Strong Hope

Essay by PaperNerd ContributorHigh School, 12th grade May 2001

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Strong Hope "The Difference Between Despair" by Emily Dickinson focuses on the ideas of fear and despair. At first reading the poem is entirely about hopelessness. There is reference to a wreck, along with fear, and despair. While taking a deeper look you can see some hope glimmering in the last sentence. Dickinson puts on a show of sad realities that she later undermines with the a twisted sense of hope using a play on words. Dickinson uses careful word choices in this poem to get her idea of unhappiness across. Dickinson uses fear and despair in perfect chronological order. Fear being " a feeling of agitation and anxiety caused by present or imminent danger" (American Heritage College Dictionary 499).

While despair is "to be overcome by a sense of futility or defeat" (377). Looking at these words in Dickinson's poem she states that "the difference between Despair And Fear- is like the One Between the instant of a Wreck- And when the Wreck has been-" (1-4).

Dickinson is saying that fear is the moment before the wave of despair hits you.

To fully understand these two complicated words together you have to look at what word Dickinson uses to join them; Wreck. "Something shattered or dilapidated, a person who is broken down or worn out" (1557). You can not experience despair until you have encountered the fear of a wreck.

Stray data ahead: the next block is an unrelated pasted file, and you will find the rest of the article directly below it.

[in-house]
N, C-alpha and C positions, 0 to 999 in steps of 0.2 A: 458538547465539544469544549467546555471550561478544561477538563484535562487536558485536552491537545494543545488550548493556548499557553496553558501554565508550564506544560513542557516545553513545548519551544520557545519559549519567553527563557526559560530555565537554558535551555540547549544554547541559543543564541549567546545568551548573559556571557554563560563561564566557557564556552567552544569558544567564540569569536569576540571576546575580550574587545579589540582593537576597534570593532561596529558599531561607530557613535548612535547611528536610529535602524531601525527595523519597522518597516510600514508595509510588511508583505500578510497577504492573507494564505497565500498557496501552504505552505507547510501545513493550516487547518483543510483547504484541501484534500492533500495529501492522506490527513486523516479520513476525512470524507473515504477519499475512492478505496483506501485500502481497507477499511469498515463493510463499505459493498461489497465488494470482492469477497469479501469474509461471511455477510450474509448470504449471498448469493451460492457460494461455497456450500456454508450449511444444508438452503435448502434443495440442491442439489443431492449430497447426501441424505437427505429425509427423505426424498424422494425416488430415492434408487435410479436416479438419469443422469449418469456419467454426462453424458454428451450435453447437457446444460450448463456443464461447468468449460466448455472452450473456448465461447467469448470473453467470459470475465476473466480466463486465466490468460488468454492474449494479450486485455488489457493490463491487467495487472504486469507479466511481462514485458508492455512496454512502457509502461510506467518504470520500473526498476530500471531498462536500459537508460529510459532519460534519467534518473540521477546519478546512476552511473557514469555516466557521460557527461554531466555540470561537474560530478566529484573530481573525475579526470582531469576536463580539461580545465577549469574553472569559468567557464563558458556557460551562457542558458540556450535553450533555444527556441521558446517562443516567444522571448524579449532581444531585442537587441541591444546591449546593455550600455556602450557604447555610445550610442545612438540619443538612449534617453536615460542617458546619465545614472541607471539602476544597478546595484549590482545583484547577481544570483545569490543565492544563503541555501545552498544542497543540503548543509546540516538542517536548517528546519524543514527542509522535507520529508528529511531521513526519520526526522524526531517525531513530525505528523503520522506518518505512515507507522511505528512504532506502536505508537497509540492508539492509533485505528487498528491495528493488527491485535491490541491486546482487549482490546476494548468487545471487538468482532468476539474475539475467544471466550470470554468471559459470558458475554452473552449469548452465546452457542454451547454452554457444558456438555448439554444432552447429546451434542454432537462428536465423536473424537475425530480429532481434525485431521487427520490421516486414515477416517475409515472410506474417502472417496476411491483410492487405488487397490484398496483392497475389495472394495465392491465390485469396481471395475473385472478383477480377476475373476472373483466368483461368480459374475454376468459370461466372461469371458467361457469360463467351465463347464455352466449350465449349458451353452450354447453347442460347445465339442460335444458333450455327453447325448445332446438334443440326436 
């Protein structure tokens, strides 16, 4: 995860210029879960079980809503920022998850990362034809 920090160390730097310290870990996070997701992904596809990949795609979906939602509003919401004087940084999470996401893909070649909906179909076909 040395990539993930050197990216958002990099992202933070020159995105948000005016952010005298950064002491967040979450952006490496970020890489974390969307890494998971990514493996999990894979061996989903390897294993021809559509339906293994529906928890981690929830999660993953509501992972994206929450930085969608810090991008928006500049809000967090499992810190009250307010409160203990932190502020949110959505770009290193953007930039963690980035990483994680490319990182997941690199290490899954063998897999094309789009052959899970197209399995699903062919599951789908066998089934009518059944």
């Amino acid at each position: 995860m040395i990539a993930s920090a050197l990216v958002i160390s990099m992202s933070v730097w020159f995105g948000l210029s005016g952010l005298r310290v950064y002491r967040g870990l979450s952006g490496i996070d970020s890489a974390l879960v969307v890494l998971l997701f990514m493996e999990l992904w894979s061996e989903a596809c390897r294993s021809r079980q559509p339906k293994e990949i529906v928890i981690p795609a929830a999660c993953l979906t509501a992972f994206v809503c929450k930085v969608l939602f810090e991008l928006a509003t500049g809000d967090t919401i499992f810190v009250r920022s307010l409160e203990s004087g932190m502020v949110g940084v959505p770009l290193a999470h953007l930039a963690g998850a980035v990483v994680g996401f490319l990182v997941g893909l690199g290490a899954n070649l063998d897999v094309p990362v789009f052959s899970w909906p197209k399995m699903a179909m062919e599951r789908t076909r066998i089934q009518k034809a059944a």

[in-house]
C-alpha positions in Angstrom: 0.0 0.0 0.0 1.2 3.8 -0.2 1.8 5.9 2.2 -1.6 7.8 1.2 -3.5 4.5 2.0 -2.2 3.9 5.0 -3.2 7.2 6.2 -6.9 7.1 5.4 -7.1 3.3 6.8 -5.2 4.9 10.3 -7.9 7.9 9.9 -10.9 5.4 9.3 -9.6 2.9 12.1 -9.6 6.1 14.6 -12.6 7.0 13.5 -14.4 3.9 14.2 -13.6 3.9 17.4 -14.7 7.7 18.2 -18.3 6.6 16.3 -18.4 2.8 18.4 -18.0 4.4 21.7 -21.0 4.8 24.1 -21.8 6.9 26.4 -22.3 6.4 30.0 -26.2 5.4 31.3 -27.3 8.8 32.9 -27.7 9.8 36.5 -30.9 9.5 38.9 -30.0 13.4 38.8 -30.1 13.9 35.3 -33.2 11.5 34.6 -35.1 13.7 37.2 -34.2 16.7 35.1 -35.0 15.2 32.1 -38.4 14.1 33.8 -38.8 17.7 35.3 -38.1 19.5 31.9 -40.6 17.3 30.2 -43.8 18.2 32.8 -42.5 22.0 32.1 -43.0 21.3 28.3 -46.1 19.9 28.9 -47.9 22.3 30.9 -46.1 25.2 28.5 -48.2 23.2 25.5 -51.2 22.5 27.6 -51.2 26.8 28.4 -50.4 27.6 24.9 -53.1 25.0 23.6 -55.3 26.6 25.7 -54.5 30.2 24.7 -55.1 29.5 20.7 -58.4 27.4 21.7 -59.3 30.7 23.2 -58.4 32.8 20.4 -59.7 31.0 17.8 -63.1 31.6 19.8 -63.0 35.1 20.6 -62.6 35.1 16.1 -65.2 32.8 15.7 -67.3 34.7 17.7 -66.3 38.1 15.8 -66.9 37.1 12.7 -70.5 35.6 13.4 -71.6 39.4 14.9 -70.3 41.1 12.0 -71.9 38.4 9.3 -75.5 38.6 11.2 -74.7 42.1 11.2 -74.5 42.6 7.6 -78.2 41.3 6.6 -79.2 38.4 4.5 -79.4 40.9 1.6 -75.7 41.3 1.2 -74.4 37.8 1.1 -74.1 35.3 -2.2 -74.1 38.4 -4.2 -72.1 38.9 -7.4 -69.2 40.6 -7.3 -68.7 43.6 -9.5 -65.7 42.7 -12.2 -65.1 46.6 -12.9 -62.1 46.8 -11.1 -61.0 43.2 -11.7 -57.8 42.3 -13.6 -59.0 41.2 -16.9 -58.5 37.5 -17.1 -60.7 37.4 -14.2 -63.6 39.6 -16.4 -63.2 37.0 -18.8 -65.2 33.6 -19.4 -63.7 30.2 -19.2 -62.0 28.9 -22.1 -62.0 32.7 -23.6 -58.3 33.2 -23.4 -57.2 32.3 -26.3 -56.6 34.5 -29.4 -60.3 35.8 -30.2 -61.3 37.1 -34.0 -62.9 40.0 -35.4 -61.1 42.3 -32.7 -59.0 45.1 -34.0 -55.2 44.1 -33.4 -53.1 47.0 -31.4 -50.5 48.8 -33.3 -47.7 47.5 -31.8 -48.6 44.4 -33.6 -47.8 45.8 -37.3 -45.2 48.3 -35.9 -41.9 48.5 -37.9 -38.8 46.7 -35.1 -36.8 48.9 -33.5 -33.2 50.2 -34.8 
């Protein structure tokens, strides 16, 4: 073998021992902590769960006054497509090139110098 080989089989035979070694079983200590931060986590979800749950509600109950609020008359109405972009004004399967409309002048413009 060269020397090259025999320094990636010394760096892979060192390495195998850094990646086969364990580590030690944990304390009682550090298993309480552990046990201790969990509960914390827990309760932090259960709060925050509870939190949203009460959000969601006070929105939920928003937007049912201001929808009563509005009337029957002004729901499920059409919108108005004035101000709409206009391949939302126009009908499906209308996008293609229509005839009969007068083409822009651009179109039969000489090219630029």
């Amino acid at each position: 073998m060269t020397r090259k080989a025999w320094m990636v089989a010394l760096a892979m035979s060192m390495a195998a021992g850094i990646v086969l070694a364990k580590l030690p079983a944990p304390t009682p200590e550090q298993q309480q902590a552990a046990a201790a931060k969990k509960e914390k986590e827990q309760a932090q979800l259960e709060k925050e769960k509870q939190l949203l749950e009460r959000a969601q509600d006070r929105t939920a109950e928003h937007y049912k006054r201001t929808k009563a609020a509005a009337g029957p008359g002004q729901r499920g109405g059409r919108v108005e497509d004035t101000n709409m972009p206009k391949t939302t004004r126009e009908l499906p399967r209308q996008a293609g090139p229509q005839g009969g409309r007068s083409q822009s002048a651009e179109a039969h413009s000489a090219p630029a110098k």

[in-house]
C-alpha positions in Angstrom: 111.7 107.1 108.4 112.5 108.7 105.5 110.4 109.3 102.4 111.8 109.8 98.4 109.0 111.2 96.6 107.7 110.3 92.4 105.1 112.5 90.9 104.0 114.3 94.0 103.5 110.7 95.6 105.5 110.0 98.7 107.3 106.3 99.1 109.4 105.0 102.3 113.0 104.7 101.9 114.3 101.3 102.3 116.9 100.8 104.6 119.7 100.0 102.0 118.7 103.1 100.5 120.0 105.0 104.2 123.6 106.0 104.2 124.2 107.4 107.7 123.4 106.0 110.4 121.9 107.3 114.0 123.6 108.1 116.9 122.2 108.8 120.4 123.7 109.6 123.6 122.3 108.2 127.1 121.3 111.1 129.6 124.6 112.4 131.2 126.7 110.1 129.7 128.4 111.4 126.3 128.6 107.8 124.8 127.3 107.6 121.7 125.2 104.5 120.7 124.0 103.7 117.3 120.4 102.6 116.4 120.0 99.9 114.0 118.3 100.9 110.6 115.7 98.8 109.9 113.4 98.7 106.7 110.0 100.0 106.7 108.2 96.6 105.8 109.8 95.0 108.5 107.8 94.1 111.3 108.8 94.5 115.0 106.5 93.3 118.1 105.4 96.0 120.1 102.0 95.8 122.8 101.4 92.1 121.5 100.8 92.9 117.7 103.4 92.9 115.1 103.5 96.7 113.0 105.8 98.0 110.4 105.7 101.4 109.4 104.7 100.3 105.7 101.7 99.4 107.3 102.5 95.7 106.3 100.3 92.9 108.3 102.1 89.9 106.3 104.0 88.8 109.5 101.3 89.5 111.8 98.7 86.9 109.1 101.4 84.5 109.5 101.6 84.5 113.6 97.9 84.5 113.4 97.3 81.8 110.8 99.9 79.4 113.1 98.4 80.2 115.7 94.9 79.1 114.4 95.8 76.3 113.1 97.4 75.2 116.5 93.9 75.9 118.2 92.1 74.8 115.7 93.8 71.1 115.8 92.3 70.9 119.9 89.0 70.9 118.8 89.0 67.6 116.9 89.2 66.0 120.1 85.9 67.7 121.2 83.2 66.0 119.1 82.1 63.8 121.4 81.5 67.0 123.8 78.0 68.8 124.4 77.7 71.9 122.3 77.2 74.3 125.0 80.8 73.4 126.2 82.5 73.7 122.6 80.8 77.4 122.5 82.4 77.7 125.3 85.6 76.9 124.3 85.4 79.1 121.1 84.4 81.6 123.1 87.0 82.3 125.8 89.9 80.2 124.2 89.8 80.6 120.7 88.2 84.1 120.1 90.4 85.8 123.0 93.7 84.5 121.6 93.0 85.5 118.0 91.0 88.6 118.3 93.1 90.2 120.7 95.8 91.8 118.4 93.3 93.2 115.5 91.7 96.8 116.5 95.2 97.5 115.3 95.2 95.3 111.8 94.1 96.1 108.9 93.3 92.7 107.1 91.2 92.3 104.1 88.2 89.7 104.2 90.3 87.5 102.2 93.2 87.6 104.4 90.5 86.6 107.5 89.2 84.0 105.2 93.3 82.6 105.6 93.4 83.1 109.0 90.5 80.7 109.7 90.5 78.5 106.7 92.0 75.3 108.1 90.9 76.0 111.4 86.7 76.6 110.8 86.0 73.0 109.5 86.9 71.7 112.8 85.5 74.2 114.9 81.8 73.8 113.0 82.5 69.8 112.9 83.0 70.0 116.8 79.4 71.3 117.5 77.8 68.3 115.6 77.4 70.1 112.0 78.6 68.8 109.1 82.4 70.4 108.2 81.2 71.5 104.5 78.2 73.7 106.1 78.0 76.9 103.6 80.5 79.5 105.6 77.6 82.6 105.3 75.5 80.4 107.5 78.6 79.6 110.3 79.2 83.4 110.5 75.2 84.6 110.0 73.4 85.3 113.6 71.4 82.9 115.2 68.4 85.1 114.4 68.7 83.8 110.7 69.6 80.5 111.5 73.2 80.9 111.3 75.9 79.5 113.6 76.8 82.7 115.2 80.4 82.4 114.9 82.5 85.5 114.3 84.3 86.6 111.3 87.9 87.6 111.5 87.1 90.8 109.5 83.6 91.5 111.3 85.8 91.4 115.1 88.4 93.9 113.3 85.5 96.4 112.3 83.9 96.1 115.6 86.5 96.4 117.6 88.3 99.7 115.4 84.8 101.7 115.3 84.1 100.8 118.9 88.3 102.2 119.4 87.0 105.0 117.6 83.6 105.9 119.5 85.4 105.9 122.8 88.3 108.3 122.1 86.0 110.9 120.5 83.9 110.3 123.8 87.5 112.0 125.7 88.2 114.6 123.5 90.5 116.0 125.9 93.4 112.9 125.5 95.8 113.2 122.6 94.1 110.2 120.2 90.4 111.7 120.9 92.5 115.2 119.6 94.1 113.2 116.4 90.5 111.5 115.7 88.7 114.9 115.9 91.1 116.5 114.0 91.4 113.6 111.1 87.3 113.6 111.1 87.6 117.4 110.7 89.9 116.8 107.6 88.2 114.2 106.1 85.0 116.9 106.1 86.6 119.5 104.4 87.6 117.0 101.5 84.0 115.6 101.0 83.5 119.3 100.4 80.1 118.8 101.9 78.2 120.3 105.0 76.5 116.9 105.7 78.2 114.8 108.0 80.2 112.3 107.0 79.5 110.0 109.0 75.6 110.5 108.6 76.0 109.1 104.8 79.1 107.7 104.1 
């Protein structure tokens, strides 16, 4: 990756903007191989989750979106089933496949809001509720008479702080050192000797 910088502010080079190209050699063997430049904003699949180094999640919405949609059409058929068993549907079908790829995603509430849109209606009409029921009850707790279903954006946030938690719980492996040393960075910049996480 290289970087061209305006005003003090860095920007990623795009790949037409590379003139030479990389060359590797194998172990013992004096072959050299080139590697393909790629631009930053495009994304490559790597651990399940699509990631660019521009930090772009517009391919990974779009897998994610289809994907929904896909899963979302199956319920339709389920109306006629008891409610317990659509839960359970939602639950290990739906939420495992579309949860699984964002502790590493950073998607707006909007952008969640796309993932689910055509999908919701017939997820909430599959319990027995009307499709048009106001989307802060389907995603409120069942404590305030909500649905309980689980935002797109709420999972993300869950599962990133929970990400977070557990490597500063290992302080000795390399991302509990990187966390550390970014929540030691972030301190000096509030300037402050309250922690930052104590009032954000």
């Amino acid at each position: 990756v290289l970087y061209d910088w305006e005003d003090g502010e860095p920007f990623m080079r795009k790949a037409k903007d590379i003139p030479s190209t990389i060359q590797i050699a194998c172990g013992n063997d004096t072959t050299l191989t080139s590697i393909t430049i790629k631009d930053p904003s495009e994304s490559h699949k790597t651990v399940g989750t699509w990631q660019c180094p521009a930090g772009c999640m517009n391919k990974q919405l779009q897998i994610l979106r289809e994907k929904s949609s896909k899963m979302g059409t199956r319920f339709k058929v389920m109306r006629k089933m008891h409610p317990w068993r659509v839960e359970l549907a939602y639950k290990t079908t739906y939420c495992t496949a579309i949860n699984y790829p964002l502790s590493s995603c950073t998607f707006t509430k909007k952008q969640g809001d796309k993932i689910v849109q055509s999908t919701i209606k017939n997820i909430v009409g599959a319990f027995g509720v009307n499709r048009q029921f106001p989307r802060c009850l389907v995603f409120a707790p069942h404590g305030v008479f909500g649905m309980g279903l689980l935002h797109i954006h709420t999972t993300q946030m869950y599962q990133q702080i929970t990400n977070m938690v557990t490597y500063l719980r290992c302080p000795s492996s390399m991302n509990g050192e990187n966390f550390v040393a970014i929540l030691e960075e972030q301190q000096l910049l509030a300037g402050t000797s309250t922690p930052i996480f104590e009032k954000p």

Moving on to the second stanza of this poem you believe you have left the fear and despair behind and moved onto contentment and an inanimate object. When one is "contented" one is "satisfied with things as they are" (300). This word has to do with a feeling far before fear or despair, it has to do with hope.

In the text Dickinson says "Contented as the Eye upon the Forehead of a Bust- That knows- it cannot see-" (6-8).

A bust resembles a person made to be stiff and hard, unbreakable, unable to think. The eye of this bust is content, but it cannot see what is in front of it. In a way the bust represents a type of hope, a not knowing. By using the bust to symbolize hope Dickinson has turned her idea of fear and despair to a secondary feeling. It shows that in all saddening experiences there is still the idea of hope if not a glimpse of it.

The word bust is surrounded by strong meaningful words that have a life all their own. Dickinson has capitalized the words as if they were names of people. These words are noticed by the reader causing them to use those words to interpret the meaning of the poem. The poem itself is only eight lines leaving a slight incomplete feeling, which leads you to analyze the poem long after reading it. Dickinson's poem needs to be carefully looked into to find a true meaning.